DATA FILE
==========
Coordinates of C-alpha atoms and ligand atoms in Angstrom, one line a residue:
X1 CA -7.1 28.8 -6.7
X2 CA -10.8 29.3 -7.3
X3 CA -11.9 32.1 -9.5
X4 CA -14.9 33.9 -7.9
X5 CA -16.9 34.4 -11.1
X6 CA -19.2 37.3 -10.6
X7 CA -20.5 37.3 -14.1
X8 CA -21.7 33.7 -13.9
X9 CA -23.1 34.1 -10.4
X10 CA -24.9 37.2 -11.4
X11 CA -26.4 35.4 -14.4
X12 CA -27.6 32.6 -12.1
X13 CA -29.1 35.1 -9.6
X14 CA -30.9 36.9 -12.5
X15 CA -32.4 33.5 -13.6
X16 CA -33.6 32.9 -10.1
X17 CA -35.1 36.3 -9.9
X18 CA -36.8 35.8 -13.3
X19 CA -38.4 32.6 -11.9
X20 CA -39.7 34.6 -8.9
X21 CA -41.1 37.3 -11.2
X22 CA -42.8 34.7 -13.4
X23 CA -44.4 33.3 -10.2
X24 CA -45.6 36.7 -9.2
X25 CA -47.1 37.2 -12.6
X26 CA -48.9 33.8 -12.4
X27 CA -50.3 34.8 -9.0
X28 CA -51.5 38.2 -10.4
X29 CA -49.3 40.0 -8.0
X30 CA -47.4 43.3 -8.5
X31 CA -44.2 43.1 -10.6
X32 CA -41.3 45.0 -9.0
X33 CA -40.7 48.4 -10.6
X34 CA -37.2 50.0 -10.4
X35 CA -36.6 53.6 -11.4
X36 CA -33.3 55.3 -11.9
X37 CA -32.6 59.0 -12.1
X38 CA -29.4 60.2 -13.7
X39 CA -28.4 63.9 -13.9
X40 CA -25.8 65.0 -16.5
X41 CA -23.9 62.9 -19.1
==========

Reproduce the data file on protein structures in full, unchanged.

Coordinates of C-alpha atoms and ligand atoms in Angstrom, one line a residue:
X1 CA -7.1 28.8 -6.7
X2 CA -10.8 29.3 -7.3
X3 CA -11.9 32.1 -9.5
X4 CA -14.9 33.9 -7.9
X5 CA -16.9 34.4 -11.1
X6 CA -19.2 37.3 -10.6
X7 CA -20.5 37.3 -14.1
X8 CA -21.7 33.7 -13.9
X9 CA -23.1 34.1 -10.4
X10 CA -24.9 37.2 -11.4
X11 CA -26.4 35.4 -14.4
X12 CA -27.6 32.6 -12.1
X13 CA -29.1 35.1 -9.6
X14 CA -30.9 36.9 -12.5
X15 CA -32.4 33.5 -13.6
X16 CA -33.6 32.9 -10.1
X17 CA -35.1 36.3 -9.9
X18 CA -36.8 35.8 -13.3
X19 CA -38.4 32.6 -11.9
X20 CA -39.7 34.6 -8.9
X21 CA -41.1 37.3 -11.2
X22 CA -42.8 34.7 -13.4
X23 CA -44.4 33.3 -10.2
X24 CA -45.6 36.7 -9.2
X25 CA -47.1 37.2 -12.6
X26 CA -48.9 33.8 -12.4
X27 CA -50.3 34.8 -9.0
X28 CA -51.5 38.2 -10.4
X29 CA -49.3 40.0 -8.0
X30 CA -47.4 43.3 -8.5
X31 CA -44.2 43.1 -10.6
X32 CA -41.3 45.0 -9.0
X33 CA -40.7 48.4 -10.6
X34 CA -37.2 50.0 -10.4
X35 CA -36.6 53.6 -11.4
X36 CA -33.3 55.3 -11.9
X37 CA -32.6 59.0 -12.1
X38 CA -29.4 60.2 -13.7
X39 CA -28.4 63.9 -13.9
X40 CA -25.8 65.0 -16.5
X41 CA -23.9 62.9 -19.1